Surgeons were carrying out complicated skull operations in medieval times, the remains of a body found at an archaeological dig show.
The peasant's skull had been operated on
A skull belonging to a 40-year-old peasant man, who lived between 960 and 1100AD, is the firmest evidence yet of cranial surgery, say its discoverers.
The remains, found in Yorkshire, show the man survived an otherwise fatal blow to the head thanks to surgery.
Nearly 700 skeletons were unearthed by English Heritage at a site near Malton.
Scientists have been examining the remains from the now deserted village of Wharram Percy.
Once a thriving community built on sheep farming, it fell into steep decline after the Black Death and was eventually completely abandoned.
The village of Wharram Percy
The skull in question, dating back to the 11th century, had been struck a near-fatal blow by a blunt weapon, causing a severe depressed fracture on the left hand side.
Closer examination revealed the victim had been given life-saving surgery called trepanning.
A rectangular area of the scalp, measuring 9cm by 10cm, would have been lifted to allow the depressed bone segments to be carefully removed.
This would have relieved the pressure on the brain.
Roman and Greek writings document the technique of trepanning for treating skull fractures, but there is no mention of it in Anglo-Saxon literature.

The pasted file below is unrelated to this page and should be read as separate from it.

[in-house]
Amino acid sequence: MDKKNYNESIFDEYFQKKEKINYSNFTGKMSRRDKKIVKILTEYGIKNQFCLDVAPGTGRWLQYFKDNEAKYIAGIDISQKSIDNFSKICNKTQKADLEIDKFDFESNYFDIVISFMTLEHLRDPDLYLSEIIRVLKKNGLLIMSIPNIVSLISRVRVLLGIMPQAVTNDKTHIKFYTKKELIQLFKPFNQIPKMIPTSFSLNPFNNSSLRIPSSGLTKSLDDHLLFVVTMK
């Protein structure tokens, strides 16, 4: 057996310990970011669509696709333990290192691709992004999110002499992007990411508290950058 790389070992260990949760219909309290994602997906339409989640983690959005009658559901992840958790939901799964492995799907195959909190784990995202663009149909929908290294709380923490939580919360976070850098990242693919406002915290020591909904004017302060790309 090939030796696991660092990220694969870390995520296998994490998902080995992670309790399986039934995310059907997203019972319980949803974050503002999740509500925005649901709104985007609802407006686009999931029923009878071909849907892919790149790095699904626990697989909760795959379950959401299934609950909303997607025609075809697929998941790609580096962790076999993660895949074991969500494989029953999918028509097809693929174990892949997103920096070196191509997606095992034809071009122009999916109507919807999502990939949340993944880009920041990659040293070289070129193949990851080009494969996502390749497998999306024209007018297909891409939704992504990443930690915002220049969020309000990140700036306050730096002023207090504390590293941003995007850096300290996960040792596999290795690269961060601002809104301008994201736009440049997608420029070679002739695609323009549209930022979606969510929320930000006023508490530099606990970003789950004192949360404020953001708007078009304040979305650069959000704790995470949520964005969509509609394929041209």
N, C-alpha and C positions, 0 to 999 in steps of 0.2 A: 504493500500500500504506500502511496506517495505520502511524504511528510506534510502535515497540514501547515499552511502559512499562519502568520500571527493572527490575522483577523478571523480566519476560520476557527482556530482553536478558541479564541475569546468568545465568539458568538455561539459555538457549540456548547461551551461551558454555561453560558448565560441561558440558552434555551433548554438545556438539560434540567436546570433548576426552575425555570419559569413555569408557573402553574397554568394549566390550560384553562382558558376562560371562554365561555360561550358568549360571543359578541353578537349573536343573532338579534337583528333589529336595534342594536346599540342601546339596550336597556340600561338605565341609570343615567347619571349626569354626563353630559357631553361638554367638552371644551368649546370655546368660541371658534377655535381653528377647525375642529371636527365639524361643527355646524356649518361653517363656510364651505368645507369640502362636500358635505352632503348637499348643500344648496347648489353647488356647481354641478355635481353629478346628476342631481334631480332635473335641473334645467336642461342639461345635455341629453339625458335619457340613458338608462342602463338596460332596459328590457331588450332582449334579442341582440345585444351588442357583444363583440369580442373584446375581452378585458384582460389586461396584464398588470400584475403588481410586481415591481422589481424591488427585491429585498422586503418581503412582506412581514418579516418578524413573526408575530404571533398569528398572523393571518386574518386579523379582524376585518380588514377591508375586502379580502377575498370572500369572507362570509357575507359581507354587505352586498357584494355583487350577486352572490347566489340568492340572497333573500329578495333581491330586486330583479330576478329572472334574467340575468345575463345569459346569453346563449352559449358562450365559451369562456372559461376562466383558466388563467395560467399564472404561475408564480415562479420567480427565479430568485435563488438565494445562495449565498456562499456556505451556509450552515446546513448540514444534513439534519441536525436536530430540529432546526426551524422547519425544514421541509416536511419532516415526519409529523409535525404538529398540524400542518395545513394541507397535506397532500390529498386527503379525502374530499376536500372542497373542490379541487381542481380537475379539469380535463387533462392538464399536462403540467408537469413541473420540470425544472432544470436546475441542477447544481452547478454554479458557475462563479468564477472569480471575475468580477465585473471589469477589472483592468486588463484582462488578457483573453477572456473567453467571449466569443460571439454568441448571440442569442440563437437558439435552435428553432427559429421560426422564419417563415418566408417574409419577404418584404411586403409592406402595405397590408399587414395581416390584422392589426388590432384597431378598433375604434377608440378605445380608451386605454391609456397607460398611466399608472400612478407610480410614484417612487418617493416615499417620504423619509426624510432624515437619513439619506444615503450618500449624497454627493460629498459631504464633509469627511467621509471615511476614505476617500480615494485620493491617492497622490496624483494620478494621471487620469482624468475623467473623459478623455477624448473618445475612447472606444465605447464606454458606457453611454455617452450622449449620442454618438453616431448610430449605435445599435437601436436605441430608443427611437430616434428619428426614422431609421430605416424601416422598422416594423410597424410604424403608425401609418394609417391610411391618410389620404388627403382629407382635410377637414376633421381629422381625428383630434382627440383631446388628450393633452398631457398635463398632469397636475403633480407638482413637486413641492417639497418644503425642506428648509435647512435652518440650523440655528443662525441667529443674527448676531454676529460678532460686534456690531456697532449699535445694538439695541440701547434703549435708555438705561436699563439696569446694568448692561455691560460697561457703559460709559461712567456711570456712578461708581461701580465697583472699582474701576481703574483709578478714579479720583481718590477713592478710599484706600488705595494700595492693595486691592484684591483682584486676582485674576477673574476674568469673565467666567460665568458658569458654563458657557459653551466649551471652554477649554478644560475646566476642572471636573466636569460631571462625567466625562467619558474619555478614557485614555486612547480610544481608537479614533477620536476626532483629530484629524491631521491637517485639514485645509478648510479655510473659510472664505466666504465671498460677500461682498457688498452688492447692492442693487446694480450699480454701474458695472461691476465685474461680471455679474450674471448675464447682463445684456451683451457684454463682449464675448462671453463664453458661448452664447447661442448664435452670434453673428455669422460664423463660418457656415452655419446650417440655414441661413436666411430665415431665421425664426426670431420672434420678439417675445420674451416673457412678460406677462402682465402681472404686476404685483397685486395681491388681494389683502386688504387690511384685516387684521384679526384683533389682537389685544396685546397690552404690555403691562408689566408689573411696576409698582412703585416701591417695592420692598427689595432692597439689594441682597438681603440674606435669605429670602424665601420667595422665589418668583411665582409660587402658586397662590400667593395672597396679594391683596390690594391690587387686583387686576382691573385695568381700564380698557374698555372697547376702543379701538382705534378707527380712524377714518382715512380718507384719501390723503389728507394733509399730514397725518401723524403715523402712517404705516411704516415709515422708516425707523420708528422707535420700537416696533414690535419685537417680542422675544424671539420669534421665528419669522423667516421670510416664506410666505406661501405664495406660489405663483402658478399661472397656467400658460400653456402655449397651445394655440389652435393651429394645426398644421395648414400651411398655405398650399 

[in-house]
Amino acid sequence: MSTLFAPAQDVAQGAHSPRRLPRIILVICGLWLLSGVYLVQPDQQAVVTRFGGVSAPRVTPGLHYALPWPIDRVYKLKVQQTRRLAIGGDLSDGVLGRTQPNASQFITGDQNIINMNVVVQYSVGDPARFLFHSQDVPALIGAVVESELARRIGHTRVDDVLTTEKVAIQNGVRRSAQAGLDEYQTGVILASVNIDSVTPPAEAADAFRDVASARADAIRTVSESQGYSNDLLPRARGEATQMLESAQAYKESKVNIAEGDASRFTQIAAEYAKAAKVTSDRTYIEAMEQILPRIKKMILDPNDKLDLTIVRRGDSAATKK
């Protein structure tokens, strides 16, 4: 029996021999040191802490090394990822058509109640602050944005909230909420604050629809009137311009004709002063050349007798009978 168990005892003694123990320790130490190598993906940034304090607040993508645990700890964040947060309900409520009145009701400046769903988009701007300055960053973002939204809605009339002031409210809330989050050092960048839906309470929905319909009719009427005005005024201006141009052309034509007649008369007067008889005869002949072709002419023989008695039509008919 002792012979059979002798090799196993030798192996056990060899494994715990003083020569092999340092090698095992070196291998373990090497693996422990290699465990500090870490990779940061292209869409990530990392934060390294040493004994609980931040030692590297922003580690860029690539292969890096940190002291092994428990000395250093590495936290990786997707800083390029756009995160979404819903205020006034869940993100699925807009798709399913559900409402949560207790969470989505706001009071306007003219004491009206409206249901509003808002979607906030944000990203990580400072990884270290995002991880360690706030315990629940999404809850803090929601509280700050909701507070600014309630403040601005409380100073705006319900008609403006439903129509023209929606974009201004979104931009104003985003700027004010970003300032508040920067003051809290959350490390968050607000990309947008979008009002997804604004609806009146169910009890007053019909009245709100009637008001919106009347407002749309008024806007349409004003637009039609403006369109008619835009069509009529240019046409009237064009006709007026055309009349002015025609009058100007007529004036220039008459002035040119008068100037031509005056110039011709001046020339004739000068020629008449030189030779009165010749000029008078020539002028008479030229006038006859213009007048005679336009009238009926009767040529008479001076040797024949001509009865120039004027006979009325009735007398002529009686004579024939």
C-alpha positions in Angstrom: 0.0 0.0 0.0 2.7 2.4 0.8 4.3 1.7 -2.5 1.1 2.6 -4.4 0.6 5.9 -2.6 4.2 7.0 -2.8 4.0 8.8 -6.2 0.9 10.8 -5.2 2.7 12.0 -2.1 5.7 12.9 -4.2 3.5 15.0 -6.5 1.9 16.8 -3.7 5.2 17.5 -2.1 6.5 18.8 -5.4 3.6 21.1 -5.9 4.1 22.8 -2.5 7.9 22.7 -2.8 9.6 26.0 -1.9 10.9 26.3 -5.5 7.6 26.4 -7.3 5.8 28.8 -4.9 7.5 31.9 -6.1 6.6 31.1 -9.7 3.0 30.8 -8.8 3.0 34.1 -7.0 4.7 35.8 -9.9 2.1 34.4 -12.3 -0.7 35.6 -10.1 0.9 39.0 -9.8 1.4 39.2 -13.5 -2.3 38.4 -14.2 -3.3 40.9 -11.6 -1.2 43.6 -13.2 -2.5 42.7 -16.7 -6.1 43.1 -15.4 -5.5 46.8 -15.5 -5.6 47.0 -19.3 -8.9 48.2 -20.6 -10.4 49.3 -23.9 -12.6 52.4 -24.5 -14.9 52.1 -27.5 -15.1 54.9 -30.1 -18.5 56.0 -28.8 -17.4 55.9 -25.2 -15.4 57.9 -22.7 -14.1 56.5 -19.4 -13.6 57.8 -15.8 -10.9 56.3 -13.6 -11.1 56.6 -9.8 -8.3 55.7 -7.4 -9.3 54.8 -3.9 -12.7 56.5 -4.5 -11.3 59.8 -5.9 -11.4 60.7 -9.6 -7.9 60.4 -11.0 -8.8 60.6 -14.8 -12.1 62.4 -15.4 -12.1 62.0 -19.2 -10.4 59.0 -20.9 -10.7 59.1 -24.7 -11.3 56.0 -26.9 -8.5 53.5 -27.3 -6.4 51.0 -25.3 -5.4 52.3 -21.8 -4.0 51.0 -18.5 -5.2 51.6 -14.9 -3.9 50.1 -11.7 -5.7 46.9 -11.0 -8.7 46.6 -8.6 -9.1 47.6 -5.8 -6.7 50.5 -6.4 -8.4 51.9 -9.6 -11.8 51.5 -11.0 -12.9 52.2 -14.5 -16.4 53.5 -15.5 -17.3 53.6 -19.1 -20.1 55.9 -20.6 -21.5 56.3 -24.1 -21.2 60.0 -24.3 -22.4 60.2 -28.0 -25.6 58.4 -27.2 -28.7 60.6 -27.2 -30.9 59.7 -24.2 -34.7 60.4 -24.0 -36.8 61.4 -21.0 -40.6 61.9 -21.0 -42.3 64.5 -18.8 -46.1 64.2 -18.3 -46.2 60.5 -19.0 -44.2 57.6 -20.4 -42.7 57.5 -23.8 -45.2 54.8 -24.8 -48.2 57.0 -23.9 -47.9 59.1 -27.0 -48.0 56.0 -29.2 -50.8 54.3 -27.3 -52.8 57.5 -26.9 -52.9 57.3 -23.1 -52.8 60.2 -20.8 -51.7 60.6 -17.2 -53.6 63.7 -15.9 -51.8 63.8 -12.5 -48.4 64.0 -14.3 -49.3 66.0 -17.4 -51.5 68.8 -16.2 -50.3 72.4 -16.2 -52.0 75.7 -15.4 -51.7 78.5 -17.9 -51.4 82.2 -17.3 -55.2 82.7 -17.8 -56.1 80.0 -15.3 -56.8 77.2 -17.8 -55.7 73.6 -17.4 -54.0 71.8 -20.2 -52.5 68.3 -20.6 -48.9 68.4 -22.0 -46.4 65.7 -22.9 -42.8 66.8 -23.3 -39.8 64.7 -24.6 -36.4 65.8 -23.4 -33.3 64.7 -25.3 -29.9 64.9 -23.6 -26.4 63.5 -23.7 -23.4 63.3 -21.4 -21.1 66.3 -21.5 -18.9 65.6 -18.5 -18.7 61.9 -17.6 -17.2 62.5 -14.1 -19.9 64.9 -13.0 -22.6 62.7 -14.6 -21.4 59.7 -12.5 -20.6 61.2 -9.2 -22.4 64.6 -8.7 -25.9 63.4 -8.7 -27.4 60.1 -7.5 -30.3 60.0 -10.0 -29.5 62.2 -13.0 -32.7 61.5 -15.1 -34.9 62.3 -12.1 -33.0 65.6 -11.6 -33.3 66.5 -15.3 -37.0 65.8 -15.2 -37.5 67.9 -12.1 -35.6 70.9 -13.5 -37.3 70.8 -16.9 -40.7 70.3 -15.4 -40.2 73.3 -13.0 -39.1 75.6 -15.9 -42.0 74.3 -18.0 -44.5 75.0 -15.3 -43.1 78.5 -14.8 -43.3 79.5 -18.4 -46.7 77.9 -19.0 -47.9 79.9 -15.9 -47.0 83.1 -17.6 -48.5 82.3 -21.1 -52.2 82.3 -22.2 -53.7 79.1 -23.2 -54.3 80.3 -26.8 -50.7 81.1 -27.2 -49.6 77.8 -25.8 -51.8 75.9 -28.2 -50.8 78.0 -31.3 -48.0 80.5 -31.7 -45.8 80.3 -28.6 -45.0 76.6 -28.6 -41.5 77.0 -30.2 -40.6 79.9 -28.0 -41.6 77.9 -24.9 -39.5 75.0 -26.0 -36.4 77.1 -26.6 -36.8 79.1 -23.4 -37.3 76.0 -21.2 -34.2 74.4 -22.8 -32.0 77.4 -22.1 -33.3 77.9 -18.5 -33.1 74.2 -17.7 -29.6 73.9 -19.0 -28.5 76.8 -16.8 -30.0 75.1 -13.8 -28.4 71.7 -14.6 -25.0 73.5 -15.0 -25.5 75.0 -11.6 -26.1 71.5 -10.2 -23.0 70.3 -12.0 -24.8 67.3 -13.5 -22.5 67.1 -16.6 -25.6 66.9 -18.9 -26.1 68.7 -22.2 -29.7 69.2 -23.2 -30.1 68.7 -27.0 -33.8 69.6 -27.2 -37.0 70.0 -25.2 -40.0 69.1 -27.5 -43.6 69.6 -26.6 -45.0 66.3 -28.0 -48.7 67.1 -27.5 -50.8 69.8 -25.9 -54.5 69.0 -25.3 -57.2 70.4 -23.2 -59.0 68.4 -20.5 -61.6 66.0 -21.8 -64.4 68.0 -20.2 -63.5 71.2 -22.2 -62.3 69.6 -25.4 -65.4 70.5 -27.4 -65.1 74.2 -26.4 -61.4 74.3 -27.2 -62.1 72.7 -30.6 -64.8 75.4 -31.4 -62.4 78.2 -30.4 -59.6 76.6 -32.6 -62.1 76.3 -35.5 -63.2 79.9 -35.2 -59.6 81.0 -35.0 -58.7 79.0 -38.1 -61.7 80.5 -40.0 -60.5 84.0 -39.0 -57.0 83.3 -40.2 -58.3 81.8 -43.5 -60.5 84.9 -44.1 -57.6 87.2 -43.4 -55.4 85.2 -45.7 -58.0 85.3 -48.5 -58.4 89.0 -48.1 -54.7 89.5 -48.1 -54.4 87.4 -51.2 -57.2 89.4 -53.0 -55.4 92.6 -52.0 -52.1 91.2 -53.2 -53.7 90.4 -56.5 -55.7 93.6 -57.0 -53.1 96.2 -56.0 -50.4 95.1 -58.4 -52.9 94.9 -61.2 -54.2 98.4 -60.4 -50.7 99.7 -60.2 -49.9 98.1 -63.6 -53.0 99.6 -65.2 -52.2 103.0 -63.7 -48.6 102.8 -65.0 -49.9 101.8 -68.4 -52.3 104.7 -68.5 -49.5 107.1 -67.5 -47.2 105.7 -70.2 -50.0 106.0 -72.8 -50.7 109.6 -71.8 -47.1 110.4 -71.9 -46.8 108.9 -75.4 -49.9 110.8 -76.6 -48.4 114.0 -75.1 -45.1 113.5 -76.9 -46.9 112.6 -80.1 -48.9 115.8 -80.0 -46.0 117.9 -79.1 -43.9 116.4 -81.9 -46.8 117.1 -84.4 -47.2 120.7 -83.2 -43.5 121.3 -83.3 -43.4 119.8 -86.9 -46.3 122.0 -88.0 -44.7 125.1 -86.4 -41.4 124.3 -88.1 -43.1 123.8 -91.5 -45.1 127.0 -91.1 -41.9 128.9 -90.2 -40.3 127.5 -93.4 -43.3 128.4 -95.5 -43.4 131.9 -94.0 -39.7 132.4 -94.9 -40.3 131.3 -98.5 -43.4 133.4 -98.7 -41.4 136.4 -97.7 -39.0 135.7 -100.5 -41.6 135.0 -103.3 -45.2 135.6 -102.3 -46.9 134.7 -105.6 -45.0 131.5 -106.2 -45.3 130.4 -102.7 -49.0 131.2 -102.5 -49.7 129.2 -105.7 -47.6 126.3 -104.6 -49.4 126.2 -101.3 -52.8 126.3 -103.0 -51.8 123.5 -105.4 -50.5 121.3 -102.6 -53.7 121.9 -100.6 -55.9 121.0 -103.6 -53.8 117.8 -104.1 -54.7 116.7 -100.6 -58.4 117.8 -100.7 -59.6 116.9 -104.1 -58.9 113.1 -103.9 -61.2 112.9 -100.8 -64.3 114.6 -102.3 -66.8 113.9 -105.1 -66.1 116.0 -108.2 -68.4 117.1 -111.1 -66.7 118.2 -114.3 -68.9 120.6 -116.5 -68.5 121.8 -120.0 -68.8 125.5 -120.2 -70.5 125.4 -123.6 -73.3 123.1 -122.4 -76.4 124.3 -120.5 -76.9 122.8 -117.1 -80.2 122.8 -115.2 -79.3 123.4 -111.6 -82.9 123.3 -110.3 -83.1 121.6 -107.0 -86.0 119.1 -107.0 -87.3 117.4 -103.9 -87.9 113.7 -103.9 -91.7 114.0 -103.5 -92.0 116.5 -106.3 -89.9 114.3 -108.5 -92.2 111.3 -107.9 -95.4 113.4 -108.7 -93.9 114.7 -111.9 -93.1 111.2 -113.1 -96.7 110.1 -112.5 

Some historians have theorised that western Europe was deprived of such surgical knowledge for centuries after the fall of Alexandria in the 7th century.
Dr Simon Mays, skeletal biologist at English Heritage's Centre for Archaeology, said: "This skull is the best evidence we have that such surgery to treat skull fractures was being performed in England at the time.
How the village would have looked at the time
"It predates medieval written accounts of the procedure by at least 100 years and is a world away from the notions that Anglo-Saxon healers were all about spells and potions."
Skulls dating back to Neolithic times show trepanning was performed on individuals with no head wounds.
Historians believe this was presumably to treat other ailments, possibly including mental illness.
The skull of the 40-year-old Yorkshire peasant shows the fracture healed well.
Scientists believe the hole that remained would have eventually closed over with hard scar tissue.
But they have questioned how a peasant would have been able to afford this complicated medical treatment.
Examination of the other skeletons at the site revealed high levels of malnutrition, disease and stunted growth.
Dr Mays said: "Medical skills were largely reserved for the elite.
"So the treatment handed out to Wharram's peasant doesn't square at all with our knowledge of the period.
"It seems most probable that the operation was performed by an itinerant healer of unusual skill, whose medical acumen was handed down through oral tradition."
Ten of the other skeletons, including a child, also showed signs of head injury caused by blunt objects.
Dr Mays said: "Violence at Wharram seemed to involve objects that were near at hand, like farming tools.
"The peasant was probably involved in the medieval equivalent of a pub fight, or could have been the victim of a robbery or a family feud."